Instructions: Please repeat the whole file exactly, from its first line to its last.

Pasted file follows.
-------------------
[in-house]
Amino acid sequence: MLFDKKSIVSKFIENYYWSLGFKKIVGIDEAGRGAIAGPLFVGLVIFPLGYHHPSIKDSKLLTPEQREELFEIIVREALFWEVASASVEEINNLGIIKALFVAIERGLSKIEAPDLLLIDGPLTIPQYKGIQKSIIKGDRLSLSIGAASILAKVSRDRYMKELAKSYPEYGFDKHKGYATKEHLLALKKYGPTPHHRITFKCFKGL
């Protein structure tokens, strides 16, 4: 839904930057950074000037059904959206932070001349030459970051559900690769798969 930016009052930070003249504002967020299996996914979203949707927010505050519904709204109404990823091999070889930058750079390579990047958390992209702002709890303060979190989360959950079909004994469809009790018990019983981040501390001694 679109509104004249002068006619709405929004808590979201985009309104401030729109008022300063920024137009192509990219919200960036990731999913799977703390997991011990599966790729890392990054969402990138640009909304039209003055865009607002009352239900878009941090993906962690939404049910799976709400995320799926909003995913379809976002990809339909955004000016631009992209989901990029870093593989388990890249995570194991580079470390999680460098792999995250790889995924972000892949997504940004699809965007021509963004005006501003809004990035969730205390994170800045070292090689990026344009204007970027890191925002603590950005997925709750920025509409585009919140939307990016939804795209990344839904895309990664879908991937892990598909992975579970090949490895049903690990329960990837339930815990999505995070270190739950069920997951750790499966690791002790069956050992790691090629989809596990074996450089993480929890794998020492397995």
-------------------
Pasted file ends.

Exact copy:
[in-house]
Amino acid sequence: MLFDKKSIVSKFIENYYWSLGFKKIVGIDEAGRGAIAGPLFVGLVIFPLGYHHPSIKDSKLLTPEQREELFEIIVREALFWEVASASVEEINNLGIIKALFVAIERGLSKIEAPDLLLIDGPLTIPQYKGIQKSIIKGDRLSLSIGAASILAKVSRDRYMKELAKSYPEYGFDKHKGYATKEHLLALKKYGPTPHHRITFKCFKGL
């Protein structure tokens, strides 16, 4: 839904930057950074000037059904959206932070001349030459970051559900690769798969 930016009052930070003249504002967020299996996914979203949707927010505050519904709204109404990823091999070889930058750079390579990047958390992209702002709890303060979190989360959950079909004994469809009790018990019983981040501390001694 679109509104004249002068006619709405929004808590979201985009309104401030729109008022300063920024137009192509990219919200960036990731999913799977703390997991011990599966790729890392990054969402990138640009909304039209003055865009607002009352239900878009941090993906962690939404049910799976709400995320799926909003995913379809976002990809339909955004000016631009992209989901990029870093593989388990890249995570194991580079470390999680460098792999995250790889995924972000892949997504940004699809965007021509963004005006501003809004990035969730205390994170800045070292090689990026344009204007970027890191925002603590950005997925709750920025509409585009919140939307990016939804795209990344839904895309990664879908991937892990598909992975579970090949490895049903690990329960990837339930815990999505995070270190739950069920997951750790499966690791002790069956050992790691090629989809596990074996450089993480929890794998020492397995």